PHOENIX - Gov. Jan Brewer penned her approval Wednesday to a series of changes in voting laws that Democrats and others say are designed to give her Republican Party an edge in future elections.

The legislation, which will take effect later this year, sets up a procedure to stop sending early ballots to voters who have not used them in two election cycles.

Rep. Martin Quezada, D-Phoenix, said the people this is most likely to affect are voters who are newly signed up through registration drives, voters who, at least initially, may be less in the habit of voting. And those voters, he said, are most likely Democrats.

That contention is disputed by Sen. Michele Reagan, R-Scottsdale. She said the highest number of people who have ignored their early ballots - and would be subject to no longer getting them in the mail - are in her Scottsdale legislative district.

But Reagan conceded the reason for this could be the high number of home foreclosures in the district, with ballots mailed to people who are no longer there.

The new law also makes it a crime for members of those very groups that do the voter-registration drives to pick up someone's early ballot and take it to the polls for them.

The measure also contains language designed to make it easier for foes of voter-proposed laws to block them from appearing on the ballot.

Under current law, initiative petitions need be only in "substantial compliance" with the law. That means innocent mistakes that do not materially affect an initiative can be overlooked.

This law says there must be "strict compliance," allowing those who do not want what initiative organizers have proposed to knock the measures off the ballot even before voters get a chance to weigh in.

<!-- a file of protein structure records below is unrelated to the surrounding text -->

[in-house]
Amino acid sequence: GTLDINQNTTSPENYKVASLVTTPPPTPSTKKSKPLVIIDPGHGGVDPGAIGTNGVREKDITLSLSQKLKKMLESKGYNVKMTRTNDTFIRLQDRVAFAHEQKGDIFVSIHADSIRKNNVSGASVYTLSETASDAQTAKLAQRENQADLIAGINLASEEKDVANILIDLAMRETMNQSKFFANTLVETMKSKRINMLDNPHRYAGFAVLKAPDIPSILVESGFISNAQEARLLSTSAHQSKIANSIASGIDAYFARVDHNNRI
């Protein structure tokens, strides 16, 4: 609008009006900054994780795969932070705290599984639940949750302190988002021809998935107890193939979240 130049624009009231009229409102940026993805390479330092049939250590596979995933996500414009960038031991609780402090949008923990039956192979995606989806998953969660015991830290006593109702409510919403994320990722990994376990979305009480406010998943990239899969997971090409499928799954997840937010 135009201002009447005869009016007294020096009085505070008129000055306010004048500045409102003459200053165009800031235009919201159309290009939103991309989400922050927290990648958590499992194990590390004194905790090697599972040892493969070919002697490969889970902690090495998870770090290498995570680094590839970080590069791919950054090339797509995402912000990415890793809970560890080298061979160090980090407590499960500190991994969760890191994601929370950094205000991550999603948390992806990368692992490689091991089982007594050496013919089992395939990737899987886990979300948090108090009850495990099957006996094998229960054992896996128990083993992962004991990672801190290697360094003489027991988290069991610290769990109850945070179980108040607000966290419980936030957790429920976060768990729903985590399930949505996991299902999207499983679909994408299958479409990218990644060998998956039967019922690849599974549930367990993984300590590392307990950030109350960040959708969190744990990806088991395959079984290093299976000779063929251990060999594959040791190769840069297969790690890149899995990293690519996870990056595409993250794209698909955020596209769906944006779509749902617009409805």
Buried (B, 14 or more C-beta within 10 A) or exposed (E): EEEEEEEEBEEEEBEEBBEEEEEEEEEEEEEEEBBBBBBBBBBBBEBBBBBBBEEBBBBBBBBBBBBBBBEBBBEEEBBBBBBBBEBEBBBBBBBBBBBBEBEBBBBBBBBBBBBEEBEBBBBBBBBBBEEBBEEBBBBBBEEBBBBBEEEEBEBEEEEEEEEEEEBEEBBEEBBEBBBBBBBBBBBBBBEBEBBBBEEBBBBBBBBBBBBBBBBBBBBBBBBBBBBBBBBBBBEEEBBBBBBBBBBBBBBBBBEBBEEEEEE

This is more than an academic question.

Last year's Proposition 204, to create a permanent 1-cent hike in sales taxes, was allowed to remain on the ballot after the Arizona Supreme Court concluded backers had substantially complied with what the law requires. Had this measure been in place, the measure never would have gotten to voters.

The legislation also contains one very usual - and retroactive - measure aimed at Attorney General Tom Horne.

Under current law, any allegations the secretary of state has about campaign finance violations go to the Attorney General's Office.

Last year, though, when Secretary of State Ken Bennett had allegations involving Horne, he asked Maricopa County Attorney Bill Montgomery to investigate. But a judge ruled earlier this year that procedure was illegal, directing Bennett to send the case to Horne.

The judge said he presumes that Horne will forward the case to another county attorney. But lawmakers said that still gives Horne the option of choosing who will investigate him.

The law now says Bennett can send the case to the local county attorney automatically if the target of the investigation is the attorney general.

And to make sure it applies to the ongoing inquiry, the provision is retroactive to last July 31.

Horne is accused of illegally coordinating his 2010 campaign with what was billed as an independent committee being headed by Kathleen Winn.